Incidentally, just two days earlier on Wednesday, August 8, the leaders of the People’s United Party were upstairs Independence Hall securing their job titles, and wages and benefits for at least another 5 years. They passed a resolution that no one can challenge the present leader and his five deputies in their respective National Executive positions, and neither can the elected representatives be challenged as standard-bearers — until after the next general elections!
In a modern democracy, a party ought not to casually discard its constitution unless some sudden exigencies require it to do so. We know of no such conjuncture, so it begs the question, what is it that the PUP leaders are so afraid of, that they would so openly stunt democracy inside their party?
Our sources tell us that from time immemorial, the Constitution of the PUP has required the party’s leaders to stand for election at a national convention every two years in November. In its practice, that’s democracy in its purest form. Theoretically, such a procedure keeps the leaders honest and responsive, and it allows the rank and file of the Party to actively and regularly participate in the choosing of their leaders, or even to offer themselves for such leadership. That philosophical underpinning was thrown out the window on Wednesday.
We suspect Wednesday’s resolutions have a lot to do with the past leader of the PUP, the five-time area representative of Orange Walk Central.
John Briceño performed as stoutly as any in the March 7 general elections. He delivered 3 of 4 seats in the Orange Walk District, in the backyard of the well-oiled behemoth known as the UDP’s Northern boss and Deputy Prime Minister. Gaspar Vega was expected to deliver the north for the ruling UDP, again, as he had in 2008 – at least 6 of 8 seats, if not more. Briceño went toe to toe with Vega in Orange Walk, and emerged with spectacular victories.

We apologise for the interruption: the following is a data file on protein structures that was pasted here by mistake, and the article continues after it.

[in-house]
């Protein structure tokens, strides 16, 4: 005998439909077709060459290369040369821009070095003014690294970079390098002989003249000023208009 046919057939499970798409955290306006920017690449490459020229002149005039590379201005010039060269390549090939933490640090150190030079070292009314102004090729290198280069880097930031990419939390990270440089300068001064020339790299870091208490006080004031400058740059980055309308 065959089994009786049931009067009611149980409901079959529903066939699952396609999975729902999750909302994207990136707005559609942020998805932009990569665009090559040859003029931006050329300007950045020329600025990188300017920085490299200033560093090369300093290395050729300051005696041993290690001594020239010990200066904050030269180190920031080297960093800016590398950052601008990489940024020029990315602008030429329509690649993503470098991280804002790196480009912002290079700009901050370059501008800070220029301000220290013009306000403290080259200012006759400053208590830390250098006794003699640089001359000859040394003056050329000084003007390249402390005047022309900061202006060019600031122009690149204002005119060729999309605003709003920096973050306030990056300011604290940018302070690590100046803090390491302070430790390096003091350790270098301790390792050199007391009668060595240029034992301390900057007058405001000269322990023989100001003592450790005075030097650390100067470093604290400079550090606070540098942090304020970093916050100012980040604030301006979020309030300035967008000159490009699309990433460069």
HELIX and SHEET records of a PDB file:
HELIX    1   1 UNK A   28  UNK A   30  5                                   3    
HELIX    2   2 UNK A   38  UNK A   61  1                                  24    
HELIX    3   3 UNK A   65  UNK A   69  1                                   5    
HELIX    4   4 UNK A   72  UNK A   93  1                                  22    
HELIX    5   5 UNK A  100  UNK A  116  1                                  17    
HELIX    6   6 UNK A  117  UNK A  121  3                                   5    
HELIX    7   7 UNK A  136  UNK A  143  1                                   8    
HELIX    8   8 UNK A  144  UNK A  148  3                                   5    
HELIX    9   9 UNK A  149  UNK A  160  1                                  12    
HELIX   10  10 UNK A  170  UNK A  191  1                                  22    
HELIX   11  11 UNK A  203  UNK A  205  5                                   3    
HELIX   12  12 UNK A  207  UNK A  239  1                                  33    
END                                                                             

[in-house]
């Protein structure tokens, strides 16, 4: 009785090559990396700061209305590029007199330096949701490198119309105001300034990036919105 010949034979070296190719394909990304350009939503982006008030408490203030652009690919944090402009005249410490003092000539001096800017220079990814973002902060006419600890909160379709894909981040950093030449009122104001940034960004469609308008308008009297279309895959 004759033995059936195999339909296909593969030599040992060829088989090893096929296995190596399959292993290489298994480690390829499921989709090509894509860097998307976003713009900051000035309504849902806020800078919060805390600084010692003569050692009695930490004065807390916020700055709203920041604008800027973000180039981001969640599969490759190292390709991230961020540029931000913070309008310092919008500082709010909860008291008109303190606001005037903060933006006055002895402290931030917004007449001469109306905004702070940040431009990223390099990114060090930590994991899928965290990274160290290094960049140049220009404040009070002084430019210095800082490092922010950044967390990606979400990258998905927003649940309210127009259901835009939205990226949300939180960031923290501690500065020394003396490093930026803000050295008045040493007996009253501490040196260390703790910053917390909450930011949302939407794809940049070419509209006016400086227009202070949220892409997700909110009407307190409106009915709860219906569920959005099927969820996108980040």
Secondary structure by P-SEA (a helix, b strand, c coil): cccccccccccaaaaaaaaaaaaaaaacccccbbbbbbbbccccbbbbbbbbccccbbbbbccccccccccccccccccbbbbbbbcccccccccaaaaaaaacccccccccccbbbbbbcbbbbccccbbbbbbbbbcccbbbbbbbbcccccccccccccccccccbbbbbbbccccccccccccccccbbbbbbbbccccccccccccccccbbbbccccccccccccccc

But Briceño, who in some quarters is considered as primarily responsible for the PUP’s re-emergence in the districts, had reportedly begun grumbling privately. Our sources say the party’s new leadership owes him in the range of $3 million, loans he had taken on for the party when he served as leader from March 2008 to October 2011. Briceño was getting antsy.
A couple months or so ago, John Briceño’s closest allies, including his brother Jaime Briceño, had been unceremoniously dumped off the PUP’s National Executive. Briceño, we are told, was not informed that his people would be removed. They walked into an ambush.
So it was that last Wednesday when the resolutions were tabled at the National Executive by Julius Espat, a former Briceño ally turned turncoat, Briceño stood alone. He could not challenge an anti-democratic measure, which upon closer inspection, is clearly meant to “contain” him. He has not been paid, and he can’t be sure when he will. In normal circumstances, under the existing PUP constitution, he could have challenged the present leader when the National Convention comes due in November 2013, or at least agitate as if he were going to, to increase his leverage. That is not possible now.
There are some inherent lessons in all this for us, Belize. They show us that inside the party these people live in a moral universe of their own. They chew you up, and when you are useful no more, they spit you out, usually with the contempt uniquely reserved for those they hate, and they hate in a way that some men love – with passion. It is written.